“My jaw dropped. I felt like I got kicked in the gut,” said Kevin Holt, a US Army veteran turned special education teacher in Texas.
Holt may have spent 32 years as a medic and helicopter pilot in the army, but nothing braced him when he witnessed a student getting cruelly “lunch shamed” in the school cafeteria.
After retiring from the army, he became a special education teacher in Central Texas.
Breakfast was being served when the incident happened. What shocked Holt the most was that a a four-year-old girl was the victim of the cashier’s insensitive remarks and actions.
Not only was this a practice in his own school district. He later found out that other states were doing this to school children, too.
“She got to the cashier, they scanned her PIN and the cashier said this to the 4-year-old: ‘You have no money.’ She reached down, picked up her tray, took the milk off the tray, dumped the food, and sent the child away crying, ” Holt said, recalling the incident.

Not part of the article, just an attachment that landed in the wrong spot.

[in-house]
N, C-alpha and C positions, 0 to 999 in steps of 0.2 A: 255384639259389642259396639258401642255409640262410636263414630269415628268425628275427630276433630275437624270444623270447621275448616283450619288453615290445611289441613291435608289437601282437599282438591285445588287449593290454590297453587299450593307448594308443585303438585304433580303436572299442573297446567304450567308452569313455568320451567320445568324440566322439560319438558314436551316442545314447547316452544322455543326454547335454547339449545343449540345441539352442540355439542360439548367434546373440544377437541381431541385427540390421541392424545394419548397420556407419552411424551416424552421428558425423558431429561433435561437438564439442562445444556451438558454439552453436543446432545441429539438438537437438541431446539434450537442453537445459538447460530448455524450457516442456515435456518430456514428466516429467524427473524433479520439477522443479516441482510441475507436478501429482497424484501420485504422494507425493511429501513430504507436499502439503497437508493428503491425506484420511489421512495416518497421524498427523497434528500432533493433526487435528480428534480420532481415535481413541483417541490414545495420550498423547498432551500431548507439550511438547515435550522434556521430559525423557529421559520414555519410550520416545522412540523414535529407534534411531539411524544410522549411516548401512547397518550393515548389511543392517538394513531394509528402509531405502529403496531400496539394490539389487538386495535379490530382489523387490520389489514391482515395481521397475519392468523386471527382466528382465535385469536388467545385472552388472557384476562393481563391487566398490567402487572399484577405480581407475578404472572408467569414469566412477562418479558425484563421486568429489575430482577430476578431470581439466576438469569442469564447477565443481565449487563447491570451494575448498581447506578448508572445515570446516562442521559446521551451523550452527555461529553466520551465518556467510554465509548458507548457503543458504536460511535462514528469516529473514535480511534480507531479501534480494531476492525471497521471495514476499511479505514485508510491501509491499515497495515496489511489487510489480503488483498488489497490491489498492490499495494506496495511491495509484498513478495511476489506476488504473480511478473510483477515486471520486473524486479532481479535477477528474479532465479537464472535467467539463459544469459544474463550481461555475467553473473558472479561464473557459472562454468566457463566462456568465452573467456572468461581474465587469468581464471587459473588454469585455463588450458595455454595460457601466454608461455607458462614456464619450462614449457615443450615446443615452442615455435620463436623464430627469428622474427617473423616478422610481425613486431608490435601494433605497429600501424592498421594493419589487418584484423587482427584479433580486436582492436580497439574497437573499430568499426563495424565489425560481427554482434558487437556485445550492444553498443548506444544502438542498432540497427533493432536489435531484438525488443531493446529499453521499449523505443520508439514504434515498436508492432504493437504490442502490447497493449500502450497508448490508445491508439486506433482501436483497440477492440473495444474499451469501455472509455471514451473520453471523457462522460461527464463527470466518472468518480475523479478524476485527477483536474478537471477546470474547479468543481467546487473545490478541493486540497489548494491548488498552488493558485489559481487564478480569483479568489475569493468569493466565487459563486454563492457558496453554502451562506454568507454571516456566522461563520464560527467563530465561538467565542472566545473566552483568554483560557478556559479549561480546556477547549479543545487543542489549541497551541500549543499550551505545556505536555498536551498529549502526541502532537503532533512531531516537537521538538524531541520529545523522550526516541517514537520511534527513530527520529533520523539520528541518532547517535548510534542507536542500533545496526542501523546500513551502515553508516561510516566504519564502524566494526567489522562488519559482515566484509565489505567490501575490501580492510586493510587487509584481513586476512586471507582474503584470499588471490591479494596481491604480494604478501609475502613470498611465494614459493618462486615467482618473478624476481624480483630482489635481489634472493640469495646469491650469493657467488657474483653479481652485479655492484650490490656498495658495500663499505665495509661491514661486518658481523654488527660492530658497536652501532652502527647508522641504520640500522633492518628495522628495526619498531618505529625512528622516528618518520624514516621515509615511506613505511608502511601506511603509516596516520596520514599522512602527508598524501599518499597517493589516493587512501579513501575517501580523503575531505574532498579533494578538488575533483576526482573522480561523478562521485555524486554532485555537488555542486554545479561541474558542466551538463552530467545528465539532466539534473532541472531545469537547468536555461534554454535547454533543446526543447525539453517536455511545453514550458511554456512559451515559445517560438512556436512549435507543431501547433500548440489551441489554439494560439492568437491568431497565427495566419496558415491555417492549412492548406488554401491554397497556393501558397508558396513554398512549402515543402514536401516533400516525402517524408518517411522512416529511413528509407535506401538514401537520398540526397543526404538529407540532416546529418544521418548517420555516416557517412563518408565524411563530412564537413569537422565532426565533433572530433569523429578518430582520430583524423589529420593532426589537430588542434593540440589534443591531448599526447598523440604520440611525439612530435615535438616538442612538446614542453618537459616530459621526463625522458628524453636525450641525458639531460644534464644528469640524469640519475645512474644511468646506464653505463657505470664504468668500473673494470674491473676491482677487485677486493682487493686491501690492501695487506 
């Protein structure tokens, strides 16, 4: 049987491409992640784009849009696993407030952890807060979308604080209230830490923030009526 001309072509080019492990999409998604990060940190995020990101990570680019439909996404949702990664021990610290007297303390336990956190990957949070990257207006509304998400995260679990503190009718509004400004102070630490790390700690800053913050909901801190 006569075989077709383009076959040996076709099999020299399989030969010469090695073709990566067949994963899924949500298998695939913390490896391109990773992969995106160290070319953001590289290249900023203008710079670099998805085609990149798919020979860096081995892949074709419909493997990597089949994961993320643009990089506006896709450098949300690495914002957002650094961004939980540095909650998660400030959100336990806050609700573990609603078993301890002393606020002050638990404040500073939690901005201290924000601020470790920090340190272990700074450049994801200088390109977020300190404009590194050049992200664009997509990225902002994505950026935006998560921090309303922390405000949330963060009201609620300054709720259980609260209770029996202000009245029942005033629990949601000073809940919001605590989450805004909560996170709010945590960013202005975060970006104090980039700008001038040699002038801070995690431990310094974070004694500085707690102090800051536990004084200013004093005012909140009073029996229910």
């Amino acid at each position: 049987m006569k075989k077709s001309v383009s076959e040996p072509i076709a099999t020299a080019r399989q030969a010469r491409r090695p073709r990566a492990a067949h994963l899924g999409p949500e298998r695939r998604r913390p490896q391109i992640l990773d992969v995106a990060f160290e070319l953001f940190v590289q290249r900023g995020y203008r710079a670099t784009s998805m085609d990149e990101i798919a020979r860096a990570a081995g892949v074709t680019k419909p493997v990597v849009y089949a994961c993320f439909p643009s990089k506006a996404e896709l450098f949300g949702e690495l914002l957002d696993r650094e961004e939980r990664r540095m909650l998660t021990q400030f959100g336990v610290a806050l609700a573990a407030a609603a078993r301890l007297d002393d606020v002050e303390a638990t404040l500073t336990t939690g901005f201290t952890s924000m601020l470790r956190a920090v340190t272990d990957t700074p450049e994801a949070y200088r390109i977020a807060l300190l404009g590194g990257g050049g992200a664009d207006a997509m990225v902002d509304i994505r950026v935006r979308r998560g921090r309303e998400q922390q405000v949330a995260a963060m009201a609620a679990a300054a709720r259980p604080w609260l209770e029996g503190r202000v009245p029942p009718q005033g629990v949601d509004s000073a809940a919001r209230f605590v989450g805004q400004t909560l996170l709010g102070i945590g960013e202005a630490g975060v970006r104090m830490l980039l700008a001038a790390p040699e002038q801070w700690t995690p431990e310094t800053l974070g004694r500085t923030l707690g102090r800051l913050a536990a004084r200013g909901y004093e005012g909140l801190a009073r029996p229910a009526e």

Other lunch shaming tactics from other schools included stamping the child’s hand with bright red ink as a reminder for their parents to pay their overdue lunch bills.
He said in an interview, “Her last meal might have been 12 or 13 hours ago. Insult to injury is the fact that they dump the food in the presence of your child. The message that sends to a child is ‘I don’t care about you or your feelings or your hunger.’”
Holt wanted a change in the bigger picture, so he created a petition through Change.org to end lunch shaming in Texas. “If it doesn’t happen in this legislature, I’ll be back in 2019, I’ll be back in ’21. Whatever it takes, because treating kids this way is wrong. Right now, it’s state-sponsored bullying because the laws allow it in Texas.”